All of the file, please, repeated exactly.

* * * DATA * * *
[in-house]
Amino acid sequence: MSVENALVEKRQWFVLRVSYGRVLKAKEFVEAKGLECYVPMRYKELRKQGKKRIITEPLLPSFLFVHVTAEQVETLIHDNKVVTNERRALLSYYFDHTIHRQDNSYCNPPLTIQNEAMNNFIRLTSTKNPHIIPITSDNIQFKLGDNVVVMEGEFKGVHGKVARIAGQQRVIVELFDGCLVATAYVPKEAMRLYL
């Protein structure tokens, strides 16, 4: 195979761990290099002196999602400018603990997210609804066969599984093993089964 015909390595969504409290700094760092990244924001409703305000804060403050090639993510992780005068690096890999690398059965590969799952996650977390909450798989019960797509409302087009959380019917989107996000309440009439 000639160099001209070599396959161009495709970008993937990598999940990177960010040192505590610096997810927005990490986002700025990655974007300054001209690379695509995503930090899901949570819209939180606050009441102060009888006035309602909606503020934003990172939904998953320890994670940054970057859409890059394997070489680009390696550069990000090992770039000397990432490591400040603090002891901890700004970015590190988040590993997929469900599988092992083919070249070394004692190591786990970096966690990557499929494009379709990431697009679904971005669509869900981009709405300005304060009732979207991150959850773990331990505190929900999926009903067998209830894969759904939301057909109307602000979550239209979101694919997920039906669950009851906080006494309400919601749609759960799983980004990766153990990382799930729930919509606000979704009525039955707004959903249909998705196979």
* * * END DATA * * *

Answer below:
[in-house]
Amino acid sequence: MSVENALVEKRQWFVLRVSYGRVLKAKEFVEAKGLECYVPMRYKELRKQGKKRIITEPLLPSFLFVHVTAEQVETLIHDNKVVTNERRALLSYYFDHTIHRQDNSYCNPPLTIQNEAMNNFIRLTSTKNPHIIPITSDNIQFKLGDNVVVMEGEFKGVHGKVARIAGQQRVIVELFDGCLVATAYVPKEAMRLYL
């Protein structure tokens, strides 16, 4: 195979761990290099002196999602400018603990997210609804066969599984093993089964 015909390595969504409290700094760092990244924001409703305000804060403050090639993510992780005068690096890999690398059965590969799952996650977390909450798989019960797509409302087009959380019917989107996000309440009439 000639160099001209070599396959161009495709970008993937990598999940990177960010040192505590610096997810927005990490986002700025990655974007300054001209690379695509995503930090899901949570819209939180606050009441102060009888006035309602909606503020934003990172939904998953320890994670940054970057859409890059394997070489680009390696550069990000090992770039000397990432490591400040603090002891901890700004970015590190988040590993997929469900599988092992083919070249070394004692190591786990970096966690990557499929494009379709990431697009679904971005669509869900981009709405300005304060009732979207991150959850773990331990505190929900999926009903067998209830894969759904939301057909109307602000979550239209979101694919997920039906669950009851906080006494309400919601749609759960799983980004990766153990990382799930729930919509606000979704009525039955707004959903249909998705196979």